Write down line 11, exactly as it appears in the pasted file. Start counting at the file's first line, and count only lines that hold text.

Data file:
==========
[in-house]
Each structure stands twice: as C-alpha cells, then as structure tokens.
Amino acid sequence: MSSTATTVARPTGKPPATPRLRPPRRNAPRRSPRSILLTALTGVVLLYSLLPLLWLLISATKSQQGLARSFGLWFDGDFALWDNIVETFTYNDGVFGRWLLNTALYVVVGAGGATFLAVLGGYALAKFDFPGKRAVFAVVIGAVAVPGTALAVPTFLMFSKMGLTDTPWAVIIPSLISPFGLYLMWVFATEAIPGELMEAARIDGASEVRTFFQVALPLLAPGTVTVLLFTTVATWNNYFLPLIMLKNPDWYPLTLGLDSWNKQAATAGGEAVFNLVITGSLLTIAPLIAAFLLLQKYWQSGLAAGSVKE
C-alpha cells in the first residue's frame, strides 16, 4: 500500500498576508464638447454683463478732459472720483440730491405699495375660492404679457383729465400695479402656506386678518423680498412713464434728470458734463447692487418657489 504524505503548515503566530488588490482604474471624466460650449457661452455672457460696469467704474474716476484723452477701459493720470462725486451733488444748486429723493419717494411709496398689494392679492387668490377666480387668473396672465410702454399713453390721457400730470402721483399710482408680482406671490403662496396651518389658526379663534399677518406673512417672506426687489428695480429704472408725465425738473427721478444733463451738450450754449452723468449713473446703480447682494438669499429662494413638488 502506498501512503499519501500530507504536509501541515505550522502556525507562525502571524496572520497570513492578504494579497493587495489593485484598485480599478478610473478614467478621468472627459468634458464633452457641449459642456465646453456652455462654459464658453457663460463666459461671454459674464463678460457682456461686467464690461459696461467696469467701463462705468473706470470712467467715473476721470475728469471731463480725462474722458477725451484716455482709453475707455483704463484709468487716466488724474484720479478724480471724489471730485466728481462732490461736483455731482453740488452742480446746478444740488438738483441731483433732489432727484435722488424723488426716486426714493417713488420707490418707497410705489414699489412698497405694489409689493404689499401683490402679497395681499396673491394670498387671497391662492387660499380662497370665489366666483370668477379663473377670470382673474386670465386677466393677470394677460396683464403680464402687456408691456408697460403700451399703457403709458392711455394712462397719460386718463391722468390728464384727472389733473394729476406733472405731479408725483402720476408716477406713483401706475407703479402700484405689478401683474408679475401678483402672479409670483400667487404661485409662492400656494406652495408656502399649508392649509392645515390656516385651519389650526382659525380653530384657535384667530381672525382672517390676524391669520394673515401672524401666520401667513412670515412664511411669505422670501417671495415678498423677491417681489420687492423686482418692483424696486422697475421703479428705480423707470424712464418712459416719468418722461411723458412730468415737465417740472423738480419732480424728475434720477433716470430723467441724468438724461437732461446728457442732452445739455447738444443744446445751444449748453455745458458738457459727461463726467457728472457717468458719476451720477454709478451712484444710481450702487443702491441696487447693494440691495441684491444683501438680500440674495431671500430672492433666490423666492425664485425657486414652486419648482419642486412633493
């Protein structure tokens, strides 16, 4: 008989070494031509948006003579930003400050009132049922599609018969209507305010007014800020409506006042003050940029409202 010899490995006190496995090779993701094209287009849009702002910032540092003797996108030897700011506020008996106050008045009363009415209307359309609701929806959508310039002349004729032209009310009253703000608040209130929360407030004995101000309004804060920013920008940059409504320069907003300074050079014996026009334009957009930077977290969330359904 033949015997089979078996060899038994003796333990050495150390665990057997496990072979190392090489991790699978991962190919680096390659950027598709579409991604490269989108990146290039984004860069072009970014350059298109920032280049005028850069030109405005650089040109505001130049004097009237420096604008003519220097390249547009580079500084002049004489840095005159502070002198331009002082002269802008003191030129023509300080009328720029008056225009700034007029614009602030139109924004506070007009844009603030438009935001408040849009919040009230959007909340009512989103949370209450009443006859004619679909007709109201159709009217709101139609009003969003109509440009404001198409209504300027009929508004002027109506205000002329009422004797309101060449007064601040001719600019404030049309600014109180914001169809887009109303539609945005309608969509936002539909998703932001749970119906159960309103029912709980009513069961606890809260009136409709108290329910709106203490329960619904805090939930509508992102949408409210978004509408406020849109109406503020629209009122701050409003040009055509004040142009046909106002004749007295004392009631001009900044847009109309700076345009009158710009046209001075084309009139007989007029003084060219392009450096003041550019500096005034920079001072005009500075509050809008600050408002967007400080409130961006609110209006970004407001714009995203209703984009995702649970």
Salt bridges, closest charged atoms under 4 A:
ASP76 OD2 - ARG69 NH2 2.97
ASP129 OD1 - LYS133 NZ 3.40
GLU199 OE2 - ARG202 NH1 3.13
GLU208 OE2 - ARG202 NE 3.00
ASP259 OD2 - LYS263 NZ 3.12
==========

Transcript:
ASP259 OD2 - LYS263 NZ 3.12